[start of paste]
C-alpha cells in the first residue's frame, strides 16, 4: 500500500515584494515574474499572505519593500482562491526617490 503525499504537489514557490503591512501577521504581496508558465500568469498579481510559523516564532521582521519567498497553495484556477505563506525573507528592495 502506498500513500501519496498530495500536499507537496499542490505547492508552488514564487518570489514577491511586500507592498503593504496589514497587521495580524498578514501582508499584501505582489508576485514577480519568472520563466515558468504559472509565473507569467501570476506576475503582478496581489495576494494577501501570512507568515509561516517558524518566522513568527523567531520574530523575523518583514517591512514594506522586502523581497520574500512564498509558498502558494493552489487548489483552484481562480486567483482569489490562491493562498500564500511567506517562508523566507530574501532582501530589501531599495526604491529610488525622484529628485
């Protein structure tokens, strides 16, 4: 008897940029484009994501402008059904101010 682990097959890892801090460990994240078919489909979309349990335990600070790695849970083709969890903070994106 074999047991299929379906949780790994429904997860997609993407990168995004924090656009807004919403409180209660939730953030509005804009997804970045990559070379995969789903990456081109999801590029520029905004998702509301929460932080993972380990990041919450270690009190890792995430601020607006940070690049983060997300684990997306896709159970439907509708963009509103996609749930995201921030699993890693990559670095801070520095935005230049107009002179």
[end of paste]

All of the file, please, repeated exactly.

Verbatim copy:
C-alpha cells in the first residue's frame, strides 16, 4: 500500500515584494515574474499572505519593500482562491526617490 503525499504537489514557490503591512501577521504581496508558465500568469498579481510559523516564532521582521519567498497553495484556477505563506525573507528592495 502506498500513500501519496498530495500536499507537496499542490505547492508552488514564487518570489514577491511586500507592498503593504496589514497587521495580524498578514501582508499584501505582489508576485514577480519568472520563466515558468504559472509565473507569467501570476506576475503582478496581489495576494494577501501570512507568515509561516517558524518566522513568527523567531520574530523575523518583514517591512514594506522586502523581497520574500512564498509558498502558494493552489487548489483552484481562480486567483482569489490562491493562498500564500511567506517562508523566507530574501532582501530589501531599495526604491529610488525622484529628485
């Protein structure tokens, strides 16, 4: 008897940029484009994501402008059904101010 682990097959890892801090460990994240078919489909979309349990335990600070790695849970083709969890903070994106 074999047991299929379906949780790994429904997860997609993407990168995004924090656009807004919403409180209660939730953030509005804009997804970045990559070379995969789903990456081109999801590029520029905004998702509301929460932080993972380990990041919450270690009190890792995430601020607006940070690049983060997300684990997306896709159970439907509708963009509103996609749930995201921030699993890693990559670095801070520095935005230049107009002179």